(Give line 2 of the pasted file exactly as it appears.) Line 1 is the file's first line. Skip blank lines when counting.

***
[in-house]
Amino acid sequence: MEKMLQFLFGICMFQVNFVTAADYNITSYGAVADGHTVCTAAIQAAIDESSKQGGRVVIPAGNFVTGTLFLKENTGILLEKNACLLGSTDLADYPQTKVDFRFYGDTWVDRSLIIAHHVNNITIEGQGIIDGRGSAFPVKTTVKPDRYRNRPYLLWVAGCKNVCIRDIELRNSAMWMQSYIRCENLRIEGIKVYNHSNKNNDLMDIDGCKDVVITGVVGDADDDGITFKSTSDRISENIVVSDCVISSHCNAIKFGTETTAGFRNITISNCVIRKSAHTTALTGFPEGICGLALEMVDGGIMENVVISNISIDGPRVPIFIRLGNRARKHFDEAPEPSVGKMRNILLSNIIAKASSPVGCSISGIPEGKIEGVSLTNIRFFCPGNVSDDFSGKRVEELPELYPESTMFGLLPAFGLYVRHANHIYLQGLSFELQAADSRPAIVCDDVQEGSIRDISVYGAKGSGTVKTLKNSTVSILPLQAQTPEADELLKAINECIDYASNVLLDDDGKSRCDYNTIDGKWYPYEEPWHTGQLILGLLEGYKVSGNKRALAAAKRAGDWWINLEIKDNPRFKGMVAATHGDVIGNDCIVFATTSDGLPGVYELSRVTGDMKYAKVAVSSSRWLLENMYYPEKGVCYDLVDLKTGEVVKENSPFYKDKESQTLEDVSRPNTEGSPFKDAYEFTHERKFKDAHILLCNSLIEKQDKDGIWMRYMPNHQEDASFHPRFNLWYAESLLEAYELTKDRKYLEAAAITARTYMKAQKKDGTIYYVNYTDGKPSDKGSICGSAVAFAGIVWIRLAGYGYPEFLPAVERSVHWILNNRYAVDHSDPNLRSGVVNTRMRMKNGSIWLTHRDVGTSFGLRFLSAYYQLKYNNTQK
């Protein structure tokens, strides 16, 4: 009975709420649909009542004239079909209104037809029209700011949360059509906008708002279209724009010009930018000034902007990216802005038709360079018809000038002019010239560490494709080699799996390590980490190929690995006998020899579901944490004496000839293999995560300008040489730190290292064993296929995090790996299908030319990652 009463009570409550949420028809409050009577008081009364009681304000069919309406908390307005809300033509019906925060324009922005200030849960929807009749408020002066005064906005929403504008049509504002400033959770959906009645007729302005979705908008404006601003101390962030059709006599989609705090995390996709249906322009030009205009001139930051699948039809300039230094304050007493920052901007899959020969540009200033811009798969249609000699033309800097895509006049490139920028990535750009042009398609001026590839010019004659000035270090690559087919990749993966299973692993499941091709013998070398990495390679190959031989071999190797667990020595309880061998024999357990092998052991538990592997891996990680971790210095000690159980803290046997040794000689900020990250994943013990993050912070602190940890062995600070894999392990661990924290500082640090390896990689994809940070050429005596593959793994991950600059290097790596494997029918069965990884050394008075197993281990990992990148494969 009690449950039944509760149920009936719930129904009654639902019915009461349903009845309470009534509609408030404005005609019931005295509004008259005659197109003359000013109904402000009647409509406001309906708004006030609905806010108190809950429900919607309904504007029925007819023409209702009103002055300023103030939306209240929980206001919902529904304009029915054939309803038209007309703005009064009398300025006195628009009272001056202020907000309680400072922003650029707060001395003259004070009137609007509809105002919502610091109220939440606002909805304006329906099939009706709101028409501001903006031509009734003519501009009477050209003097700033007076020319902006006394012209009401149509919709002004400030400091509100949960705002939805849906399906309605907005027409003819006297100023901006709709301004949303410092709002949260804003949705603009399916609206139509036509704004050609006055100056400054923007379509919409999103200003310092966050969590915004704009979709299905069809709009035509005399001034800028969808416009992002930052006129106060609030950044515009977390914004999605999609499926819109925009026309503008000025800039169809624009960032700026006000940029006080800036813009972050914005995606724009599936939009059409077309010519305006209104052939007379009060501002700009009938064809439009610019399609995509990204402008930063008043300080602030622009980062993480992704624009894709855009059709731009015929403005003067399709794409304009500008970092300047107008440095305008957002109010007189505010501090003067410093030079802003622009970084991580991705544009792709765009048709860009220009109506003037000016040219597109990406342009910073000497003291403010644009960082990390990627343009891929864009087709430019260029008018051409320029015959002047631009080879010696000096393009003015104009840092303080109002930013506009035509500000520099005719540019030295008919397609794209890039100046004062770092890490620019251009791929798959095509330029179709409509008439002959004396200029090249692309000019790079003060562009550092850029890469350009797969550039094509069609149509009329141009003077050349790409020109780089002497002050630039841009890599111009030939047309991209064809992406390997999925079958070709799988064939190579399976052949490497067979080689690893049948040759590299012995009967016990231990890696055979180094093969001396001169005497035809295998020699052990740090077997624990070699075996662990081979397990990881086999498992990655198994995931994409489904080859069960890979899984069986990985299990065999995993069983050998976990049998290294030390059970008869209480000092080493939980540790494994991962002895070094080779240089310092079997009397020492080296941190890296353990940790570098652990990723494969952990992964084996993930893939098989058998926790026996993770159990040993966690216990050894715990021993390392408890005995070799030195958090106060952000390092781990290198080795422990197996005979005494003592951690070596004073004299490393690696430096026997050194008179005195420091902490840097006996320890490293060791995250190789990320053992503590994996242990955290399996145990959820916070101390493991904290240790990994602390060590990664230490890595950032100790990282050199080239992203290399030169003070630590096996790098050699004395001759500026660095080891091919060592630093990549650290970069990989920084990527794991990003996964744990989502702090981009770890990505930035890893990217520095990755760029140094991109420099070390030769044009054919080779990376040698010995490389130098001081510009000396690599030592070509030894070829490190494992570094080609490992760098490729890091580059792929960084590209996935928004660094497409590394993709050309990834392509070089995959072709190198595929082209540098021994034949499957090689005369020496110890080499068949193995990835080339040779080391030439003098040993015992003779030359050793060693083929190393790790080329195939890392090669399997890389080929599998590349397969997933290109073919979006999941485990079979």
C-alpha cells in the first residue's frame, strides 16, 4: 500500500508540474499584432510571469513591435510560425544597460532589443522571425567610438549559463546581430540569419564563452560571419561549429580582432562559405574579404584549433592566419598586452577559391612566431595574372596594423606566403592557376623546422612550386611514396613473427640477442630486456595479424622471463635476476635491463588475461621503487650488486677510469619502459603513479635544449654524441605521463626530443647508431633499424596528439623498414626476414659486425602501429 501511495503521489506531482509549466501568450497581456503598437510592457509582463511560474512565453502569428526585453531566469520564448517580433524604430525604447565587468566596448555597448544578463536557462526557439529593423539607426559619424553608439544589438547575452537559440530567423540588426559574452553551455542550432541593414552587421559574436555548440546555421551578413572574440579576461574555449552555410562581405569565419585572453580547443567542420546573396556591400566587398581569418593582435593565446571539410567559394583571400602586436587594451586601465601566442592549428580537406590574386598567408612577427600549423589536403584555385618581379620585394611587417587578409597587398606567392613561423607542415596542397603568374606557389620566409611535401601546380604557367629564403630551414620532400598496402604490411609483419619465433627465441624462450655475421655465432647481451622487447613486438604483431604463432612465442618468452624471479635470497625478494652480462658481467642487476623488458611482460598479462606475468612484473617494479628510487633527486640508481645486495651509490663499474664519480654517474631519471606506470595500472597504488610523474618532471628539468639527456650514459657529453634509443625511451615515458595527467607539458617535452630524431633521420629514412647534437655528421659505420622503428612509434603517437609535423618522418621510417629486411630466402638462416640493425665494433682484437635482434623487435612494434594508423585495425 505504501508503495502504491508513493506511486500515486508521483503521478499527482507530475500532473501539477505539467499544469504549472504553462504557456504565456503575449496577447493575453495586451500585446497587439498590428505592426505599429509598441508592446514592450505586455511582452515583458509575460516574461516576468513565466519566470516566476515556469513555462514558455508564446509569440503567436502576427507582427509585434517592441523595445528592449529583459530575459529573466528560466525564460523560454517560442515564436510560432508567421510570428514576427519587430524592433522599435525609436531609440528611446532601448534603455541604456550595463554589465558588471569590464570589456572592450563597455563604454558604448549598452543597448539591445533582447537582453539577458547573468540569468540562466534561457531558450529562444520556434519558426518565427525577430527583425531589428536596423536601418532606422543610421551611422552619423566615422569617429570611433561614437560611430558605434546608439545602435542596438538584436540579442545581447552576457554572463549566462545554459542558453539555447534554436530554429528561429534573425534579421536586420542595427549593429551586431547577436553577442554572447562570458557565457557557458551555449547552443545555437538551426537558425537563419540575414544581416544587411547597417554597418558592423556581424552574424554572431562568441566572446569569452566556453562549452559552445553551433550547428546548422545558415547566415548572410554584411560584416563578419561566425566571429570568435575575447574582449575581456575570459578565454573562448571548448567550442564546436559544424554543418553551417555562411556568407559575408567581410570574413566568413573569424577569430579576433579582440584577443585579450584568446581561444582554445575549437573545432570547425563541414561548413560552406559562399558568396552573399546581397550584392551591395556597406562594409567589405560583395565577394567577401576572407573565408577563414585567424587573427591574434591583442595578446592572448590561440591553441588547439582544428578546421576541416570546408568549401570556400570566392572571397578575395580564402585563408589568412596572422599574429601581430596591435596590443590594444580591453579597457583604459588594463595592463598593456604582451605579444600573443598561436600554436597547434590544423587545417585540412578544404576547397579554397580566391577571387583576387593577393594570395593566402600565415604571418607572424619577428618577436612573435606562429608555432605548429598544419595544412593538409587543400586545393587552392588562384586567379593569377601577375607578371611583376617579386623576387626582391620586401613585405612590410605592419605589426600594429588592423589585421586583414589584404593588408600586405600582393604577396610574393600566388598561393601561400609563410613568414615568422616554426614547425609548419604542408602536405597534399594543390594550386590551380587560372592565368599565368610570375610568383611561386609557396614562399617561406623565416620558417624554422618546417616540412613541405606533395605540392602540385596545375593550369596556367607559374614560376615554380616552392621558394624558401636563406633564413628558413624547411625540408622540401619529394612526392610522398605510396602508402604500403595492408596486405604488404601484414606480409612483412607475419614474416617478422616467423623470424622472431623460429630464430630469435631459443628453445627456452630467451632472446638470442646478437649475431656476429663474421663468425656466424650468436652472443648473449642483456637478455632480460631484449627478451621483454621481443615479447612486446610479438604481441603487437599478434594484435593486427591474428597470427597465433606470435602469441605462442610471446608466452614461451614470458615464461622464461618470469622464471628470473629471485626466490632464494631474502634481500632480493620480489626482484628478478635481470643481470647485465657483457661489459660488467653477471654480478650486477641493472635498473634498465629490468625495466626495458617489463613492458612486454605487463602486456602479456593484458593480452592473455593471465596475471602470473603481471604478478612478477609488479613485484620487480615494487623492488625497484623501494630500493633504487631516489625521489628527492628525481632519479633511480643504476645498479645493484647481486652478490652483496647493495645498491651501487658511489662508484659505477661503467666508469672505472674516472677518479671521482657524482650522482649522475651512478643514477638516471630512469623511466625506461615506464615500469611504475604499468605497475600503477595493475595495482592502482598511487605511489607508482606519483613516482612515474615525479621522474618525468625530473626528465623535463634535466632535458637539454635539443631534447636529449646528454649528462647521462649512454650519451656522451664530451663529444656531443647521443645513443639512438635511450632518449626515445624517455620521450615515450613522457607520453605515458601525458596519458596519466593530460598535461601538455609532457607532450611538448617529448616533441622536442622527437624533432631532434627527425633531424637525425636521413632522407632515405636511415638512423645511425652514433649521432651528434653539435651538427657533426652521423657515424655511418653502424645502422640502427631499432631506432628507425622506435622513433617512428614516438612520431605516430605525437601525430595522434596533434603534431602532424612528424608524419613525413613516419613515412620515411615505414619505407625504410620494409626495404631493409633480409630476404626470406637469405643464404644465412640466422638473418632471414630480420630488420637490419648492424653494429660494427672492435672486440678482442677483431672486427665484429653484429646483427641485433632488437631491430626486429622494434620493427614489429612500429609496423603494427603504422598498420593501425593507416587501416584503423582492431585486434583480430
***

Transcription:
Amino acid sequence: MEKMLQFLFGICMFQVNFVTAADYNITSYGAVADGHTVCTAAIQAAIDESSKQGGRVVIPAGNFVTGTLFLKENTGILLEKNACLLGSTDLADYPQTKVDFRFYGDTWVDRSLIIAHHVNNITIEGQGIIDGRGSAFPVKTTVKPDRYRNRPYLLWVAGCKNVCIRDIELRNSAMWMQSYIRCENLRIEGIKVYNHSNKNNDLMDIDGCKDVVITGVVGDADDDGITFKSTSDRISENIVVSDCVISSHCNAIKFGTETTAGFRNITISNCVIRKSAHTTALTGFPEGICGLALEMVDGGIMENVVISNISIDGPRVPIFIRLGNRARKHFDEAPEPSVGKMRNILLSNIIAKASSPVGCSISGIPEGKIEGVSLTNIRFFCPGNVSDDFSGKRVEELPELYPESTMFGLLPAFGLYVRHANHIYLQGLSFELQAADSRPAIVCDDVQEGSIRDISVYGAKGSGTVKTLKNSTVSILPLQAQTPEADELLKAINECIDYASNVLLDDDGKSRCDYNTIDGKWYPYEEPWHTGQLILGLLEGYKVSGNKRALAAAKRAGDWWINLEIKDNPRFKGMVAATHGDVIGNDCIVFATTSDGLPGVYELSRVTGDMKYAKVAVSSSRWLLENMYYPEKGVCYDLVDLKTGEVVKENSPFYKDKESQTLEDVSRPNTEGSPFKDAYEFTHERKFKDAHILLCNSLIEKQDKDGIWMRYMPNHQEDASFHPRFNLWYAESLLEAYELTKDRKYLEAAAITARTYMKAQKKDGTIYYVNYTDGKPSDKGSICGSAVAFAGIVWIRLAGYGYPEFLPAVERSVHWILNNRYAVDHSDPNLRSGVVNTRMRMKNGSIWLTHRDVGTSFGLRFLSAYYQLKYNNTQK